Imre Kertész was born to a Jewish family in Budapest, Hungary. After his parents László Kertész and Aranka Jakab separated when he was about five years old, he attended a boarding school. In 1944, after Germany invaded his homeland during World War II, he was deported at age 14 with other Hungarian Jews to the Nazi death camp at Auschwitz, and was later sent to Buchenwald. He survived to be liberated by U.S. troops in 1945 and returned to Budapest. He resumed his education and graduated from high school in 1948. Kertész became a journalist and worked for several years for the periodical Világosság (Clarity). After a short time as a factory worker, he was employed by the press department of the Ministry of Heavy Industry. He then became a freelance journalist and translator of German-language authors into Hungarian, including works by Friedrich Nietzsche, Sigmund Freud, Ludwig Wittgenstein, and Elias Canetti.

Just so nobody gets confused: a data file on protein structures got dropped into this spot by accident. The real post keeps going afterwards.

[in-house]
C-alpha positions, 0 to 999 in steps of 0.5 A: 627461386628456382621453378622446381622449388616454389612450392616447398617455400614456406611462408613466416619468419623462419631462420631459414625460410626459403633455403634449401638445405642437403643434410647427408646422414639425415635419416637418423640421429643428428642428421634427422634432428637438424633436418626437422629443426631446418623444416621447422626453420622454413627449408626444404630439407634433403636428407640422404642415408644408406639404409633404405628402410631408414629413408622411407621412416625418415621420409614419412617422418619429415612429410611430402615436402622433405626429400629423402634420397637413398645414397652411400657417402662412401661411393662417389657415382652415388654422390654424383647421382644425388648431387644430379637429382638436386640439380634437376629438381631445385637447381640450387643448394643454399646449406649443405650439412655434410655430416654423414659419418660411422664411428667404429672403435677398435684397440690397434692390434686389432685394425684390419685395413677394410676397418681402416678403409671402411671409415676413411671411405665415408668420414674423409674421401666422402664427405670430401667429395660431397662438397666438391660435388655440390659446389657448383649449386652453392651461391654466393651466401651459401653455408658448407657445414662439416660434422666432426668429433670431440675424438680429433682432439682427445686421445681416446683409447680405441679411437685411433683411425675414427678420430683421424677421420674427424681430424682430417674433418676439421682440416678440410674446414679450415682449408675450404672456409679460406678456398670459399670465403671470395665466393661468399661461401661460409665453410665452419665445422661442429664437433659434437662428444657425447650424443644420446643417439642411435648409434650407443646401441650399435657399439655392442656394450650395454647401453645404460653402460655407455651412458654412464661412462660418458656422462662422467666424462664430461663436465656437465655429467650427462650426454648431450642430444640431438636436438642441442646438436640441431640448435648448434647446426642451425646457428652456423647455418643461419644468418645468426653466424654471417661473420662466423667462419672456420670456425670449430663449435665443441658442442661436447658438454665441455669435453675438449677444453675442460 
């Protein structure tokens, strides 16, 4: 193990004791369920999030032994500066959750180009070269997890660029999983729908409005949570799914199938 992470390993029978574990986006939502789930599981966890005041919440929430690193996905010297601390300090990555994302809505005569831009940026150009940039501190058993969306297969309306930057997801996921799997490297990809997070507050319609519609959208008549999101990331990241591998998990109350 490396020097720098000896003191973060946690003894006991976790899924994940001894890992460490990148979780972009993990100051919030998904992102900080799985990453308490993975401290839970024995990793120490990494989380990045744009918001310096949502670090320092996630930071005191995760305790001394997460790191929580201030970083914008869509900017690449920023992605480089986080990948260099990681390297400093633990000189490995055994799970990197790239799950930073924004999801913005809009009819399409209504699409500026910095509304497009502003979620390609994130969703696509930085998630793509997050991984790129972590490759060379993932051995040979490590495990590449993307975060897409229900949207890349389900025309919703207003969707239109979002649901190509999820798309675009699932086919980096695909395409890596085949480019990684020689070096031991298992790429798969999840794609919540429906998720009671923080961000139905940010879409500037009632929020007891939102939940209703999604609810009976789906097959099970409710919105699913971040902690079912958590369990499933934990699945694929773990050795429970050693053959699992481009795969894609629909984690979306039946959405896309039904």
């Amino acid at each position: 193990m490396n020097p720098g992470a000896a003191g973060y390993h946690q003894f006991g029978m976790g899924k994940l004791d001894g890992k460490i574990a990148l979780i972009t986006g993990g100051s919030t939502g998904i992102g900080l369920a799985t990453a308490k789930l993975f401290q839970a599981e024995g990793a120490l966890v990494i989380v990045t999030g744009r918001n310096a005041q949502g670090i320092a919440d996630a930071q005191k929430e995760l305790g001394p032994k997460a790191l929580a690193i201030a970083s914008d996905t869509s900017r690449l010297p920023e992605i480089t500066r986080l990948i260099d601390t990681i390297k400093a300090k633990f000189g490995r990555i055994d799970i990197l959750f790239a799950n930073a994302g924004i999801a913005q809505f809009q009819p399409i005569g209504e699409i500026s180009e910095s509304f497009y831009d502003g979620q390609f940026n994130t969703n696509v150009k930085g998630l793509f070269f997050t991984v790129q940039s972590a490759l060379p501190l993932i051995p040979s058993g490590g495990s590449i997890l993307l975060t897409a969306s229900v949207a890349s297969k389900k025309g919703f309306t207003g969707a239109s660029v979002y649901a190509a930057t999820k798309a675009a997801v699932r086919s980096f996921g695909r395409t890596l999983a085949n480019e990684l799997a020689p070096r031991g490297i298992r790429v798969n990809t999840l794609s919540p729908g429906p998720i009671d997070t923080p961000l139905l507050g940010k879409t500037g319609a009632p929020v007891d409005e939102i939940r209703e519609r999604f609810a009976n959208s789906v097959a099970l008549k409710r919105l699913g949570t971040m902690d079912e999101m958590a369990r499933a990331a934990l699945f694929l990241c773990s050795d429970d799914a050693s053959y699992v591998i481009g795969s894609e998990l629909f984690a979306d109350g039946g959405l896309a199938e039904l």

His most influential novel Fatelessness (written 1960-1973), the first of his Holocaust trilogy, initially was rejected by the Communist censors in Hungary, but finally published in 1975. In was adapted into a film in 2005. Subsequent volumes in the trilogy were The Failure (1988) and Kaddish for an Unborn Child. Having found little appreciation for his writing in Hungary, he divided his time between Budapest and Berlin, where he also was able to make public appearances. He won numerous literary prizes before being awarded the Nobel Prize in Literature in 2002.